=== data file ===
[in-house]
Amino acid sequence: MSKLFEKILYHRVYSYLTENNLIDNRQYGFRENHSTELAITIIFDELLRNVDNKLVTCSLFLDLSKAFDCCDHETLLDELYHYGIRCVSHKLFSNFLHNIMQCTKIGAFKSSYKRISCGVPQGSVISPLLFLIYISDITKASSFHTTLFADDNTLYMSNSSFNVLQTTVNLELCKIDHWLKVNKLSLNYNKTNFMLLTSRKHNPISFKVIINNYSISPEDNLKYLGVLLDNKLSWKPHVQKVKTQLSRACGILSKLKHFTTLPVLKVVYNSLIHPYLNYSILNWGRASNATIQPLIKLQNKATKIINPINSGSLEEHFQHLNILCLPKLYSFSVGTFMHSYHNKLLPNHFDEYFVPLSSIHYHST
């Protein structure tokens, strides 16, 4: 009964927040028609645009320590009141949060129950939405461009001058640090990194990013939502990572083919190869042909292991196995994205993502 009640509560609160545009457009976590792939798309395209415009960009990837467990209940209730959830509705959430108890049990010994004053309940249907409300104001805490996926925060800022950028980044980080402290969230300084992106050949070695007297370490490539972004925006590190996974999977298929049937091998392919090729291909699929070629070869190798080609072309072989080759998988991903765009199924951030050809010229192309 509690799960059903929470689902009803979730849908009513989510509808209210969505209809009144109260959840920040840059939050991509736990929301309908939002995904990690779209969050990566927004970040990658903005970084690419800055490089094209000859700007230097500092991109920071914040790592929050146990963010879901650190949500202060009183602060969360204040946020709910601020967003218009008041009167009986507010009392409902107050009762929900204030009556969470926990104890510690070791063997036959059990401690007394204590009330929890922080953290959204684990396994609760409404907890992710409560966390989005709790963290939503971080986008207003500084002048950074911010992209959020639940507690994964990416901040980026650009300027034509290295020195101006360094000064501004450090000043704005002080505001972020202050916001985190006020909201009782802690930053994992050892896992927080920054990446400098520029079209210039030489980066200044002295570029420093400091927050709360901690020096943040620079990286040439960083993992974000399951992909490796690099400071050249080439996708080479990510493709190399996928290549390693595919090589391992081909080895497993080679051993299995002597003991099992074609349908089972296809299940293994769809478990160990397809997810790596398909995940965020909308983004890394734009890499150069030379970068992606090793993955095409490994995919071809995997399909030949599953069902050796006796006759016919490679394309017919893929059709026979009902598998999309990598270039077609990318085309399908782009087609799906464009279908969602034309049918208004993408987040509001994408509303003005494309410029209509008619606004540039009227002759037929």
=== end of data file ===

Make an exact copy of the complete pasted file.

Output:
[in-house]
Amino acid sequence: MSKLFEKILYHRVYSYLTENNLIDNRQYGFRENHSTELAITIIFDELLRNVDNKLVTCSLFLDLSKAFDCCDHETLLDELYHYGIRCVSHKLFSNFLHNIMQCTKIGAFKSSYKRISCGVPQGSVISPLLFLIYISDITKASSFHTTLFADDNTLYMSNSSFNVLQTTVNLELCKIDHWLKVNKLSLNYNKTNFMLLTSRKHNPISFKVIINNYSISPEDNLKYLGVLLDNKLSWKPHVQKVKTQLSRACGILSKLKHFTTLPVLKVVYNSLIHPYLNYSILNWGRASNATIQPLIKLQNKATKIINPINSGSLEEHFQHLNILCLPKLYSFSVGTFMHSYHNKLLPNHFDEYFVPLSSIHYHST
């Protein structure tokens, strides 16, 4: 009964927040028609645009320590009141949060129950939405461009001058640090990194990013939502990572083919190869042909292991196995994205993502 009640509560609160545009457009976590792939798309395209415009960009990837467990209940209730959830509705959430108890049990010994004053309940249907409300104001805490996926925060800022950028980044980080402290969230300084992106050949070695007297370490490539972004925006590190996974999977298929049937091998392919090729291909699929070629070869190798080609072309072989080759998988991903765009199924951030050809010229192309 509690799960059903929470689902009803979730849908009513989510509808209210969505209809009144109260959840920040840059939050991509736990929301309908939002995904990690779209969050990566927004970040990658903005970084690419800055490089094209000859700007230097500092991109920071914040790592929050146990963010879901650190949500202060009183602060969360204040946020709910601020967003218009008041009167009986507010009392409902107050009762929900204030009556969470926990104890510690070791063997036959059990401690007394204590009330929890922080953290959204684990396994609760409404907890992710409560966390989005709790963290939503971080986008207003500084002048950074911010992209959020639940507690994964990416901040980026650009300027034509290295020195101006360094000064501004450090000043704005002080505001972020202050916001985190006020909201009782802690930053994992050892896992927080920054990446400098520029079209210039030489980066200044002295570029420093400091927050709360901690020096943040620079990286040439960083993992974000399951992909490796690099400071050249080439996708080479990510493709190399996928290549390693595919090589391992081909080895497993080679051993299995002597003991099992074609349908089972296809299940293994769809478990160990397809997810790596398909995940965020909308983004890394734009890499150069030379970068992606090793993955095409490994995919071809995997399909030949599953069902050796006796006759016919490679394309017919893929059709026979009902598998999309990598270039077609990318085309399908782009087609799906464009279908969602034309049918208004993408987040509001994408509303003005494309410029209509008619606004540039009227002759037929």